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Our Personal Blindspots: A Source of Healing

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inquiry & integration

inquiry instructions

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Inquiry:  Scan your life and ask,  when I am emotionally upset, how often do I make the other responsible?

Personal Integration:  This practice can be done alone or with a friend, lover, or counselor. Take one to five minutes or longer to contemplate and answer the question. When done with another, it is essential that the listener remains neutral and encourages you by repeating this inquiry as needed to help maintain focus.  

If we look closely we will see that most of the time when we react emotionally we automatically feel like it was caused by something that happens in the outside world.   It might be a person or a circumstance.  On the surface of course this is most often the case.  However, what we are being asked to look at is taking responsibility for our tendency to stay immersed in the emotional state and act it out.  By seeing that not only do we have an initial reaction, but it is really a chain reaction where we can carry these emotions for minutes, hours, or even days or weeks.  When this occurs (other than truly catastrophic events) it is a sign that we have other past injuries that make our reactions more severe.  it might be with the same person or circumstance, but either way, if we want to pursue a greater capacity for inner peace we need to be able first tosee how much we make the outside world dominantly responsible for our emotions.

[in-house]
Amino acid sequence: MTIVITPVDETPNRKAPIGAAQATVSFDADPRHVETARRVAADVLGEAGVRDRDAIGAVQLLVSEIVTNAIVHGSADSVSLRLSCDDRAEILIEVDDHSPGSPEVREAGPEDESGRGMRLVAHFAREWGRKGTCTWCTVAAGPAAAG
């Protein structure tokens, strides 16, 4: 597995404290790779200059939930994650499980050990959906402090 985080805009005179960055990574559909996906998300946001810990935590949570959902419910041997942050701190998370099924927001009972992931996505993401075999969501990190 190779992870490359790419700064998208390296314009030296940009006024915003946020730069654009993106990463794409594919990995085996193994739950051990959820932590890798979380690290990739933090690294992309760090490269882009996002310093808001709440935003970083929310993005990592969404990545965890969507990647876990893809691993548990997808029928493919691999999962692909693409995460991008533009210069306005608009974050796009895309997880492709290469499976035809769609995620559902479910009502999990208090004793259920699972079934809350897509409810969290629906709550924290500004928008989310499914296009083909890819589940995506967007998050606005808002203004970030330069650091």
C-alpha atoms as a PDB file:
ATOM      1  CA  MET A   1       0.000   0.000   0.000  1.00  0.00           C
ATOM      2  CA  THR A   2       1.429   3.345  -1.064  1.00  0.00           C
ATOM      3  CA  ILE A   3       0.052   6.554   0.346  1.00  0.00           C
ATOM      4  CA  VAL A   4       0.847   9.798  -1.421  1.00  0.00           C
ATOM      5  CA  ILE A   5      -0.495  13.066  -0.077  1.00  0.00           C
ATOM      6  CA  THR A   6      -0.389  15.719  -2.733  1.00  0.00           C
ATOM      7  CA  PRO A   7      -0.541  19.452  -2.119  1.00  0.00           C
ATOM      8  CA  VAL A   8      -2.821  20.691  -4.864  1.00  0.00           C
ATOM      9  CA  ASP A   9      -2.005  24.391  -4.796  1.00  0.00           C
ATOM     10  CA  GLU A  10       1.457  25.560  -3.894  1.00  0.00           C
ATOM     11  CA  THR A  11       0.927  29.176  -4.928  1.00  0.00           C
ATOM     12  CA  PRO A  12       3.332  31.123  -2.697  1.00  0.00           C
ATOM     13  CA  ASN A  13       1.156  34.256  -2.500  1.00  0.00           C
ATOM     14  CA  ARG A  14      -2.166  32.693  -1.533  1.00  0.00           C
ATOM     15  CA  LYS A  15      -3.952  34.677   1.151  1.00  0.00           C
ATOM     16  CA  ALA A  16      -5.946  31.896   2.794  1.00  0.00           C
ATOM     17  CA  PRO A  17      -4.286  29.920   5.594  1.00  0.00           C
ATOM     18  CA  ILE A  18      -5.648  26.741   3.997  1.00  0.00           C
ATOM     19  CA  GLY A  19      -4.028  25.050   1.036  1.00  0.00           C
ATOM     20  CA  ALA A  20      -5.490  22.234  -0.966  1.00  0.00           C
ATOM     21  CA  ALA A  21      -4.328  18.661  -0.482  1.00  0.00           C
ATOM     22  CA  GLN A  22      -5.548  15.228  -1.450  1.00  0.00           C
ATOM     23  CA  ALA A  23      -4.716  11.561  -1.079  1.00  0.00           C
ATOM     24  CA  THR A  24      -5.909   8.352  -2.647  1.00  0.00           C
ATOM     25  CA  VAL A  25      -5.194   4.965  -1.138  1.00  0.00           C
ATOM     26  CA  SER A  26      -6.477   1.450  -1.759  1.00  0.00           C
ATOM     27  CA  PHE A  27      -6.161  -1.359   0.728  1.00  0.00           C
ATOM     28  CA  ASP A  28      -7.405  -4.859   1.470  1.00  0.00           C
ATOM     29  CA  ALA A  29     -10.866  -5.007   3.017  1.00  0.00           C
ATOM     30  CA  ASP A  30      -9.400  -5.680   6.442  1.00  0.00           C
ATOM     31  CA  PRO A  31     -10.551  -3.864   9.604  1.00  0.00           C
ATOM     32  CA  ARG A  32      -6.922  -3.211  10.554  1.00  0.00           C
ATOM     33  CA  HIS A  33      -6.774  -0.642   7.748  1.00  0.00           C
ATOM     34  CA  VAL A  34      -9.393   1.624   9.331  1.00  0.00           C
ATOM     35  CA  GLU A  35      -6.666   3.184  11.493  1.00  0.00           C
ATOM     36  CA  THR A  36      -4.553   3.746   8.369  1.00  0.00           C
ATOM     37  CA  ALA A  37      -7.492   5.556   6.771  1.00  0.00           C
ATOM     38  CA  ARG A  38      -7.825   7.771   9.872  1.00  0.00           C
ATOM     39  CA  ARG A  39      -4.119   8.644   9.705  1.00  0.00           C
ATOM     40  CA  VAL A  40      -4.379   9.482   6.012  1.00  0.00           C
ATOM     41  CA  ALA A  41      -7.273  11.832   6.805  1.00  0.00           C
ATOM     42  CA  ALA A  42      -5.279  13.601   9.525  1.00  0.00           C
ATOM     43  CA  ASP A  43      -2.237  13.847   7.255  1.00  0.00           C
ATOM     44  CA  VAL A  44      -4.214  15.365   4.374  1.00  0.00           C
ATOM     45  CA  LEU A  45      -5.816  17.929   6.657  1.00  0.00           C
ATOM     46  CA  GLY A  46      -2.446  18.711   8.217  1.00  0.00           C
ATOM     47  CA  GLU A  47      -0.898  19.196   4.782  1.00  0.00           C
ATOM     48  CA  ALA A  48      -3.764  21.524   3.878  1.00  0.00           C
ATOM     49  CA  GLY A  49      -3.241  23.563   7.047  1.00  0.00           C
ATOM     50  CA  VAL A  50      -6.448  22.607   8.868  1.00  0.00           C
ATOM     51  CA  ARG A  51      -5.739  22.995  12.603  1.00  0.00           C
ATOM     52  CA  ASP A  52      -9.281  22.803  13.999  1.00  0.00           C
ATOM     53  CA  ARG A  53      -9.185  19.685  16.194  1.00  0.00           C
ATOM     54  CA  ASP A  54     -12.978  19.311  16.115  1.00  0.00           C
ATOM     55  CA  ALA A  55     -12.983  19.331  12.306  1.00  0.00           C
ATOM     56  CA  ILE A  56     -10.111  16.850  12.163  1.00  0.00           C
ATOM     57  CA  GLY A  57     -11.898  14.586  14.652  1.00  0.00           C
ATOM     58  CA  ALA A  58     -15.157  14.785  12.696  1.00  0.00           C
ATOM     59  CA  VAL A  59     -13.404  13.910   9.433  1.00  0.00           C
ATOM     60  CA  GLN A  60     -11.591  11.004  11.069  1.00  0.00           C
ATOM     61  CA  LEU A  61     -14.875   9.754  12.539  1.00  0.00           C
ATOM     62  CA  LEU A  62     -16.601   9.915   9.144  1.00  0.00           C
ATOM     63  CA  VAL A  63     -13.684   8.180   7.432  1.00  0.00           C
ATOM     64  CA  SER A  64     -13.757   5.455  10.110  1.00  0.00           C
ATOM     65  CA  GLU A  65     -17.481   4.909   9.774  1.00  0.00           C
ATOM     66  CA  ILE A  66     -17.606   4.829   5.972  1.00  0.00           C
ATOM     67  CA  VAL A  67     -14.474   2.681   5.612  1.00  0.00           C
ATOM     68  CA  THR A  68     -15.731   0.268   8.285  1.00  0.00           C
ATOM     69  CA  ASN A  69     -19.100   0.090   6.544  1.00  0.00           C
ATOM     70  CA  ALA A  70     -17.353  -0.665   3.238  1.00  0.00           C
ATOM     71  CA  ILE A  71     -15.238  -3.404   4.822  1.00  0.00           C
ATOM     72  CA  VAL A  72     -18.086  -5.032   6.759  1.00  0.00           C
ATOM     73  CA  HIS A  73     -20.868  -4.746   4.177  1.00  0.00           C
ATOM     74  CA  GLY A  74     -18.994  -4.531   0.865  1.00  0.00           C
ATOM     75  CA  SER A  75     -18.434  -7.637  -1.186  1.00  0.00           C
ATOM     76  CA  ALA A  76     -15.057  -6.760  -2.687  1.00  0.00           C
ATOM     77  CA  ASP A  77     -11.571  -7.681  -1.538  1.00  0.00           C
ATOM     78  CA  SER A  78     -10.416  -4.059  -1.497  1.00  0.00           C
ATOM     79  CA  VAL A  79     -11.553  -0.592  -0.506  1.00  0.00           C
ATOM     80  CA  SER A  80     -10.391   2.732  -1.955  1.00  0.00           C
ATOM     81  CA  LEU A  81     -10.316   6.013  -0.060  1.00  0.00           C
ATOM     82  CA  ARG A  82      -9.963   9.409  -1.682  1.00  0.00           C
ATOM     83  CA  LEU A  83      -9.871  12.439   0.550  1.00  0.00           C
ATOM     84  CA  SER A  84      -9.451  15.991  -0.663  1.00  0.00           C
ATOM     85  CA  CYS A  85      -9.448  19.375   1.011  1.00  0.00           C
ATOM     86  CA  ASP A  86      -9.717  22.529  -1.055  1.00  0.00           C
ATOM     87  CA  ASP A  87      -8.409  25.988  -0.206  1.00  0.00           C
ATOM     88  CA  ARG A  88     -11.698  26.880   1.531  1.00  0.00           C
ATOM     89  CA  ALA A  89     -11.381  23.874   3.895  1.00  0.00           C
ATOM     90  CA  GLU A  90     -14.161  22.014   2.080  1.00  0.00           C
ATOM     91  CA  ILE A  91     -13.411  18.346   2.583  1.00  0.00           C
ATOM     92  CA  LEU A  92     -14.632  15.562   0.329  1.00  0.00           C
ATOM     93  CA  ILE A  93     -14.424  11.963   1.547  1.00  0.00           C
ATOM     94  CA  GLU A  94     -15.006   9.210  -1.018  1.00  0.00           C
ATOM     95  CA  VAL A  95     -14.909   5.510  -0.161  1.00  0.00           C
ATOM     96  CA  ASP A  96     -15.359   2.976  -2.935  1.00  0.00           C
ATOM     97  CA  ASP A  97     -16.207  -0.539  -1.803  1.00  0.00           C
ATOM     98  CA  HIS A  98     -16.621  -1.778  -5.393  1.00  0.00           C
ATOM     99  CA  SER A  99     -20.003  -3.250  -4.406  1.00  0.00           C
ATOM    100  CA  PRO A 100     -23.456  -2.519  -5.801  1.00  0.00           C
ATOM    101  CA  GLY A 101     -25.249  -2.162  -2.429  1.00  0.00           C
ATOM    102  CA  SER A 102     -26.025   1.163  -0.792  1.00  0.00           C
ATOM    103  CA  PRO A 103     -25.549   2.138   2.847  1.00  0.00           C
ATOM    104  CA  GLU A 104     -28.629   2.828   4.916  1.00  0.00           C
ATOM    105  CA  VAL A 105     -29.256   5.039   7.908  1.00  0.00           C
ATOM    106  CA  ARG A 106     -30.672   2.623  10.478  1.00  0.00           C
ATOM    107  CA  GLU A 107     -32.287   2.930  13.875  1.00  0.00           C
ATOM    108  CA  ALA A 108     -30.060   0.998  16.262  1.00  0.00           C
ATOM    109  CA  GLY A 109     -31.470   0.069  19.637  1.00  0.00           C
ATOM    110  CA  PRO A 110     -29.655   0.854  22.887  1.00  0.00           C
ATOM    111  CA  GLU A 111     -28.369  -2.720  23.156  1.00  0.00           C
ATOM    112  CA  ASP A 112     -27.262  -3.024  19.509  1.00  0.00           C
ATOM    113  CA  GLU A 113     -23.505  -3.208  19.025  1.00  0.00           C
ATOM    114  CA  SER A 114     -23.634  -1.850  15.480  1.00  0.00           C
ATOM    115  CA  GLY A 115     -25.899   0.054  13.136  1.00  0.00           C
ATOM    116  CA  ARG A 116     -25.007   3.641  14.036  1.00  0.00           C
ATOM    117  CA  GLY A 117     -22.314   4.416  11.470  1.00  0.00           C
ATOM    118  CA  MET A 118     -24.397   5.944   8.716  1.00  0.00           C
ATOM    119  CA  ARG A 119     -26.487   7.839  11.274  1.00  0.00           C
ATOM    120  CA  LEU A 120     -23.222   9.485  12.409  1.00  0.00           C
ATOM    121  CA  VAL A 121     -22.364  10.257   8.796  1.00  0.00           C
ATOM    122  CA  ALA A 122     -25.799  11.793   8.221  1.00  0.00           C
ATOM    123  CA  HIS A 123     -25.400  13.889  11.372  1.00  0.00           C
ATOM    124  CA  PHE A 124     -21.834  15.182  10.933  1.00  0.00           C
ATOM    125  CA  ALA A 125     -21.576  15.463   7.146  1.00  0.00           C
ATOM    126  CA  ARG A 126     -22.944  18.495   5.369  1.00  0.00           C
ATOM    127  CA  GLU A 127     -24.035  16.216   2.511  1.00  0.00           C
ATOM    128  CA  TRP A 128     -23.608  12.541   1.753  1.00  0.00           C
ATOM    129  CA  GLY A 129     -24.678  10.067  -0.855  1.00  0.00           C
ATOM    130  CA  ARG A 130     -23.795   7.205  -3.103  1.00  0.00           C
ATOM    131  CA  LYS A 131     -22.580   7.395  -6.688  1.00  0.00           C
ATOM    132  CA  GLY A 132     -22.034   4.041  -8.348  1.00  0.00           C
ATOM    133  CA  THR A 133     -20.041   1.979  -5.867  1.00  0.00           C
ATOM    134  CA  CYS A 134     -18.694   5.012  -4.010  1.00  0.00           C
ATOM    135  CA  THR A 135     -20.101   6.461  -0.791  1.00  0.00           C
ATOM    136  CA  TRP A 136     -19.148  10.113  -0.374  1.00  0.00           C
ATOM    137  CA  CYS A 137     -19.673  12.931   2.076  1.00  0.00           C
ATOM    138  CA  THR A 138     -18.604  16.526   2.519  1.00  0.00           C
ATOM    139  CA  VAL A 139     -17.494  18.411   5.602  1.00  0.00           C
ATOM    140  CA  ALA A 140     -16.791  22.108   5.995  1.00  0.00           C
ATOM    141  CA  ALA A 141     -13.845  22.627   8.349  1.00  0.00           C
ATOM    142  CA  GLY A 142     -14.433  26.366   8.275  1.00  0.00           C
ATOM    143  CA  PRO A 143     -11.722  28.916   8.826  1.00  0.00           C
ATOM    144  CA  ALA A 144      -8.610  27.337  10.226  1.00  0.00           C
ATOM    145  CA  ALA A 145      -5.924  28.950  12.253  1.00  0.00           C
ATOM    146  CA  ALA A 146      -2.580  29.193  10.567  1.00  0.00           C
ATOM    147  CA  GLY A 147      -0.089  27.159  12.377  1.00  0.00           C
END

Inquiry 2:  What are your most common rationalizations in the way you make the other person responsible for your emotional reaction?

Personal Integration 2:  Follow the same instructions as above in a monologue or repeating question format.  Whenever we make others responsible for our enduring emotional reactions we are inevitably carrying an ongoing rationalization as to why.  We will usually experience this as a rationale, but herein lies the source of long term suffering.  Others may trigger a reaction, but if we look closely, we have the capacity to find other resources inside ourselves to not be out of control in this way.   One of the major keys to this is finding and letting go of the rationalization, and instead recognizing that we want to center ourselves. You don't want to make anything outside yourself responsible for my well being.  

Inquiry 3:  How could you best guide yourself to be accountable for your own emotional state?

Personal Integration 3:  Follow the same instructions as above in the monologue or repeating question format.  Ask yourself what is the best way that I center myself and can be guided to my heart.  Almost all of us have a way of doing this.  Some of the practices include finding your own wisdom, inquiry, prayer, or meditation.   Let yourself visualize the last time you were most upset and enter into your chosen practice that will most likely help you find greater peace and equilibrium.   Continue in this interplay between your reaction and your best practice as this is a good exercise to implement in your daily life.   The good news is that life will bring you many opportunities, and this practice can be done live whenever you are aware.





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Since 1972, Humanistic Spirituality founder Robert Strock has maintained a private spiritual and therapeutic counseling practice that specializes in purposeful living, relationships, spiritual psychology, and death and dying counseling. Humanistic Spirituality provides various spiritual workshops, guided mediations, and licensed marriage family therapists and licensed social work continuing education courses. Contact us to learn how we can help you find inner peace and spiritual awareness through our counseling, or our free guided meditations, videos, audios, writings, introspective guises and more. A warm welcome from the team at Humanistic Spirituality.

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